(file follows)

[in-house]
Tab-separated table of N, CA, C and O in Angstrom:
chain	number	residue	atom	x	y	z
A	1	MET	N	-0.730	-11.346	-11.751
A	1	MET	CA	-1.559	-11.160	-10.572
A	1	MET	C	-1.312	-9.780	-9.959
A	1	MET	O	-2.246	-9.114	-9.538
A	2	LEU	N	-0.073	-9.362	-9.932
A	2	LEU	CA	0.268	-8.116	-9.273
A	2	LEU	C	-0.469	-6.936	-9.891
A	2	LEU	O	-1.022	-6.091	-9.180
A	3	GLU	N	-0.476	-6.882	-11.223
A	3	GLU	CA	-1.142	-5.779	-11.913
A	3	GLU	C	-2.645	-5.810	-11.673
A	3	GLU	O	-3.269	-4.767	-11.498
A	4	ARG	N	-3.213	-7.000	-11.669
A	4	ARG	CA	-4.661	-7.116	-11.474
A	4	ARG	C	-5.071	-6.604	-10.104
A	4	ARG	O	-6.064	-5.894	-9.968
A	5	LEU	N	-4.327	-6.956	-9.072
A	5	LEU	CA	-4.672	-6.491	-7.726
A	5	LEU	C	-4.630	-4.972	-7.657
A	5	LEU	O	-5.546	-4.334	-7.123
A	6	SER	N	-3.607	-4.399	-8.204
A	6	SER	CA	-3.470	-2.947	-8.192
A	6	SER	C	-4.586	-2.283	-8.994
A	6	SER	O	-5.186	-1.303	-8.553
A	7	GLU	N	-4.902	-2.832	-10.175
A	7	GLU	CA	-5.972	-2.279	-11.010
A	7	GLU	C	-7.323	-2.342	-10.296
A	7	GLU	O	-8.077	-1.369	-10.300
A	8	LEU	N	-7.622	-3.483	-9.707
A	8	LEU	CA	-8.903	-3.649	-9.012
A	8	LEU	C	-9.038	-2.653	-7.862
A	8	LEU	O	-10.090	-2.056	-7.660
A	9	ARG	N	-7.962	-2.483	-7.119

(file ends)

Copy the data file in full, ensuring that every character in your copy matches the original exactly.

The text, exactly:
[in-house]
Tab-separated table of N, CA, C and O in Angstrom:
chain	number	residue	atom	x	y	z
A	1	MET	N	-0.730	-11.346	-11.751
A	1	MET	CA	-1.559	-11.160	-10.572
A	1	MET	C	-1.312	-9.780	-9.959
A	1	MET	O	-2.246	-9.114	-9.538
A	2	LEU	N	-0.073	-9.362	-9.932
A	2	LEU	CA	0.268	-8.116	-9.273
A	2	LEU	C	-0.469	-6.936	-9.891
A	2	LEU	O	-1.022	-6.091	-9.180
A	3	GLU	N	-0.476	-6.882	-11.223
A	3	GLU	CA	-1.142	-5.779	-11.913
A	3	GLU	C	-2.645	-5.810	-11.673
A	3	GLU	O	-3.269	-4.767	-11.498
A	4	ARG	N	-3.213	-7.000	-11.669
A	4	ARG	CA	-4.661	-7.116	-11.474
A	4	ARG	C	-5.071	-6.604	-10.104
A	4	ARG	O	-6.064	-5.894	-9.968
A	5	LEU	N	-4.327	-6.956	-9.072
A	5	LEU	CA	-4.672	-6.491	-7.726
A	5	LEU	C	-4.630	-4.972	-7.657
A	5	LEU	O	-5.546	-4.334	-7.123
A	6	SER	N	-3.607	-4.399	-8.204
A	6	SER	CA	-3.470	-2.947	-8.192
A	6	SER	C	-4.586	-2.283	-8.994
A	6	SER	O	-5.186	-1.303	-8.553
A	7	GLU	N	-4.902	-2.832	-10.175
A	7	GLU	CA	-5.972	-2.279	-11.010
A	7	GLU	C	-7.323	-2.342	-10.296
A	7	GLU	O	-8.077	-1.369	-10.300
A	8	LEU	N	-7.622	-3.483	-9.707
A	8	LEU	CA	-8.903	-3.649	-9.012
A	8	LEU	C	-9.038	-2.653	-7.862
A	8	LEU	O	-10.090	-2.056	-7.660
A	9	ARG	N	-7.962	-2.483	-7.119